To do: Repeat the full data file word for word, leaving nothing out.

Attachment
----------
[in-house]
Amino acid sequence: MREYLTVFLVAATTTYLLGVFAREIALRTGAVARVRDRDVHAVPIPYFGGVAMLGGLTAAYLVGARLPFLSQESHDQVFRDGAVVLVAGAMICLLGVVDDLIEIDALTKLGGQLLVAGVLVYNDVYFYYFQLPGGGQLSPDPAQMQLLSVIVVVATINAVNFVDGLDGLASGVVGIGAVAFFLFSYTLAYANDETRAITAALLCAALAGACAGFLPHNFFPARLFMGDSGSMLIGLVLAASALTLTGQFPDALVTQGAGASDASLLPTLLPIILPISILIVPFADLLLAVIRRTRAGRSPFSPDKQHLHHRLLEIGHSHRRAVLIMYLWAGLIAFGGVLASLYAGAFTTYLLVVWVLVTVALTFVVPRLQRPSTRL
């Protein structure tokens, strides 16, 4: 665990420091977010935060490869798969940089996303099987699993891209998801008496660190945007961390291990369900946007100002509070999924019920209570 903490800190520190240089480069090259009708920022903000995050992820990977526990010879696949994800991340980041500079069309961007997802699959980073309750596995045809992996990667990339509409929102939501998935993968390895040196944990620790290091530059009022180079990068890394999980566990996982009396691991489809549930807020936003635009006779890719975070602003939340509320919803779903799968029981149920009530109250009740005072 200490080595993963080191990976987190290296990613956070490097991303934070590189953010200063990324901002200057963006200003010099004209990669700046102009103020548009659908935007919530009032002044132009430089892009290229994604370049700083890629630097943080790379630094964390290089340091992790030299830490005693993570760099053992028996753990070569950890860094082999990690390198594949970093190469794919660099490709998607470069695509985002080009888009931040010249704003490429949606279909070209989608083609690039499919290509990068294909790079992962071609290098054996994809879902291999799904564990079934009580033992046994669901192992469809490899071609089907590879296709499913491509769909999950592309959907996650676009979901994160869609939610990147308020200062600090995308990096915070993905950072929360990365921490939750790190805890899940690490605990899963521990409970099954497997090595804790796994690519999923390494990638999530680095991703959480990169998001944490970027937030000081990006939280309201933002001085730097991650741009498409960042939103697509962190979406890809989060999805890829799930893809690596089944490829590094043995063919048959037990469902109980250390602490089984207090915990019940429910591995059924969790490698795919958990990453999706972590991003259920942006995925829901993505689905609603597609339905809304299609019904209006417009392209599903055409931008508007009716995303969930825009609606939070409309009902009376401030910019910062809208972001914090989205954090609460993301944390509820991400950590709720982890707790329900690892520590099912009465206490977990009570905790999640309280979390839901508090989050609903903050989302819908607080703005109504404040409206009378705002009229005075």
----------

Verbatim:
[in-house]
Amino acid sequence: MREYLTVFLVAATTTYLLGVFAREIALRTGAVARVRDRDVHAVPIPYFGGVAMLGGLTAAYLVGARLPFLSQESHDQVFRDGAVVLVAGAMICLLGVVDDLIEIDALTKLGGQLLVAGVLVYNDVYFYYFQLPGGGQLSPDPAQMQLLSVIVVVATINAVNFVDGLDGLASGVVGIGAVAFFLFSYTLAYANDETRAITAALLCAALAGACAGFLPHNFFPARLFMGDSGSMLIGLVLAASALTLTGQFPDALVTQGAGASDASLLPTLLPIILPISILIVPFADLLLAVIRRTRAGRSPFSPDKQHLHHRLLEIGHSHRRAVLIMYLWAGLIAFGGVLASLYAGAFTTYLLVVWVLVTVALTFVVPRLQRPSTRL
């Protein structure tokens, strides 16, 4: 665990420091977010935060490869798969940089996303099987699993891209998801008496660190945007961390291990369900946007100002509070999924019920209570 903490800190520190240089480069090259009708920022903000995050992820990977526990010879696949994800991340980041500079069309961007997802699959980073309750596995045809992996990667990339509409929102939501998935993968390895040196944990620790290091530059009022180079990068890394999980566990996982009396691991489809549930807020936003635009006779890719975070602003939340509320919803779903799968029981149920009530109250009740005072 200490080595993963080191990976987190290296990613956070490097991303934070590189953010200063990324901002200057963006200003010099004209990669700046102009103020548009659908935007919530009032002044132009430089892009290229994604370049700083890629630097943080790379630094964390290089340091992790030299830490005693993570760099053992028996753990070569950890860094082999990690390198594949970093190469794919660099490709998607470069695509985002080009888009931040010249704003490429949606279909070209989608083609690039499919290509990068294909790079992962071609290098054996994809879902291999799904564990079934009580033992046994669901192992469809490899071609089907590879296709499913491509769909999950592309959907996650676009979901994160869609939610990147308020200062600090995308990096915070993905950072929360990365921490939750790190805890899940690490605990899963521990409970099954497997090595804790796994690519999923390494990638999530680095991703959480990169998001944490970027937030000081990006939280309201933002001085730097991650741009498409960042939103697509962190979406890809989060999805890829799930893809690596089944490829590094043995063919048959037990469902109980250390602490089984207090915990019940429910591995059924969790490698795919958990990453999706972590991003259920942006995925829901993505689905609603597609339905809304299609019904209006417009392209599903055409931008508007009716995303969930825009609606939070409309009902009376401030910019910062809208972001914090989205954090609460993301944390509820991400950590709720982890707790329900690892520590099912009465206490977990009570905790999640309280979390839901508090989050609903903050989302819908607080703005109504404040409206009378705002009229005075």